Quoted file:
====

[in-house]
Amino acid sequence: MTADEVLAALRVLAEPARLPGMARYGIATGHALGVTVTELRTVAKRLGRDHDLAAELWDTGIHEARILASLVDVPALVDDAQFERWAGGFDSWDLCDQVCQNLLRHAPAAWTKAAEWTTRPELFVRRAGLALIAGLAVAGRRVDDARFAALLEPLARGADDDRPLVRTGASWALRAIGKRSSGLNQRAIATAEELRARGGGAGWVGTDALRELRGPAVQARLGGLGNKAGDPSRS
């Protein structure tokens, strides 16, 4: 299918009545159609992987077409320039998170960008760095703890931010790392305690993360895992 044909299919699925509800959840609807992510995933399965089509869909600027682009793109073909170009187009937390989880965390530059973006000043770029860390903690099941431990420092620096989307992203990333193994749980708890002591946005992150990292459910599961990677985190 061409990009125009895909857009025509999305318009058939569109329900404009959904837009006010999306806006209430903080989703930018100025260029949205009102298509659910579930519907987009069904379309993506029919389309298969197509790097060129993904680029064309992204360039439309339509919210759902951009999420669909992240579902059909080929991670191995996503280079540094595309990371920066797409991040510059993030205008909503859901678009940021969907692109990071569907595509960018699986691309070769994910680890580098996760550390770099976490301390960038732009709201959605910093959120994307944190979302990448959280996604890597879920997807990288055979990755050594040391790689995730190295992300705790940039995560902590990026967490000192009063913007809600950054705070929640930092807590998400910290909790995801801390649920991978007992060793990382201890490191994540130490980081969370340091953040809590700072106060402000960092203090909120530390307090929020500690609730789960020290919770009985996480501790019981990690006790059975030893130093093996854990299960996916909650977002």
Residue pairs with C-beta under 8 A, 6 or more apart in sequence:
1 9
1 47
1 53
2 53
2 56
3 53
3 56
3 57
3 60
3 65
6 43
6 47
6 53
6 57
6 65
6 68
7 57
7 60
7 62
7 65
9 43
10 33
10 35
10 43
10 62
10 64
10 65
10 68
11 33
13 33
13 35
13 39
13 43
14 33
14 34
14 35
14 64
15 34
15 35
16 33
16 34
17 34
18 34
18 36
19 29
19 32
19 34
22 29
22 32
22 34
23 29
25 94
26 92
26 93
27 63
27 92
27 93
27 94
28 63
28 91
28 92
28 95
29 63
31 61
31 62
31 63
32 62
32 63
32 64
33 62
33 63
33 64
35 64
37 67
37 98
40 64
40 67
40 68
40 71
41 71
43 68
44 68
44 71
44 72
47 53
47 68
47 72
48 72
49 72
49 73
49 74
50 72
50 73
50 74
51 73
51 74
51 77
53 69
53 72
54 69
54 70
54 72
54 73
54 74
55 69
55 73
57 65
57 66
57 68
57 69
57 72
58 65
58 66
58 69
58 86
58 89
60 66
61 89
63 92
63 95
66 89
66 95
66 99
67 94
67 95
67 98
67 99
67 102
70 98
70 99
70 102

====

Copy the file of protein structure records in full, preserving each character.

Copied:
[in-house]
Amino acid sequence: MTADEVLAALRVLAEPARLPGMARYGIATGHALGVTVTELRTVAKRLGRDHDLAAELWDTGIHEARILASLVDVPALVDDAQFERWAGGFDSWDLCDQVCQNLLRHAPAAWTKAAEWTTRPELFVRRAGLALIAGLAVAGRRVDDARFAALLEPLARGADDDRPLVRTGASWALRAIGKRSSGLNQRAIATAEELRARGGGAGWVGTDALRELRGPAVQARLGGLGNKAGDPSRS
């Protein structure tokens, strides 16, 4: 299918009545159609992987077409320039998170960008760095703890931010790392305690993360895992 044909299919699925509800959840609807992510995933399965089509869909600027682009793109073909170009187009937390989880965390530059973006000043770029860390903690099941431990420092620096989307992203990333193994749980708890002591946005992150990292459910599961990677985190 061409990009125009895909857009025509999305318009058939569109329900404009959904837009006010999306806006209430903080989703930018100025260029949205009102298509659910579930519907987009069904379309993506029919389309298969197509790097060129993904680029064309992204360039439309339509919210759902951009999420669909992240579902059909080929991670191995996503280079540094595309990371920066797409991040510059993030205008909503859901678009940021969907692109990071569907595509960018699986691309070769994910680890580098996760550390770099976490301390960038732009709201959605910093959120994307944190979302990448959280996604890597879920997807990288055979990755050594040391790689995730190295992300705790940039995560902590990026967490000192009063913007809600950054705070929640930092807590998400910290909790995801801390649920991978007992060793990382201890490191994540130490980081969370340091953040809590700072106060402000960092203090909120530390307090929020500690609730789960020290919770009985996480501790019981990690006790059975030893130093093996854990299960996916909650977002």
Residue pairs with C-beta under 8 A, 6 or more apart in sequence:
1 9
1 47
1 53
2 53
2 56
3 53
3 56
3 57
3 60
3 65
6 43
6 47
6 53
6 57
6 65
6 68
7 57
7 60
7 62
7 65
9 43
10 33
10 35
10 43
10 62
10 64
10 65
10 68
11 33
13 33
13 35
13 39
13 43
14 33
14 34
14 35
14 64
15 34
15 35
16 33
16 34
17 34
18 34
18 36
19 29
19 32
19 34
22 29
22 32
22 34
23 29
25 94
26 92
26 93
27 63
27 92
27 93
27 94
28 63
28 91
28 92
28 95
29 63
31 61
31 62
31 63
32 62
32 63
32 64
33 62
33 63
33 64
35 64
37 67
37 98
40 64
40 67
40 68
40 71
41 71
43 68
44 68
44 71
44 72
47 53
47 68
47 72
48 72
49 72
49 73
49 74
50 72
50 73
50 74
51 73
51 74
51 77
53 69
53 72
54 69
54 70
54 72
54 73
54 74
55 69
55 73
57 65
57 66
57 68
57 69
57 72
58 65
58 66
58 69
58 86
58 89
60 66
61 89
63 92
63 95
66 89
66 95
66 99
67 94
67 95
67 98
67 99
67 102
70 98
70 99
70 102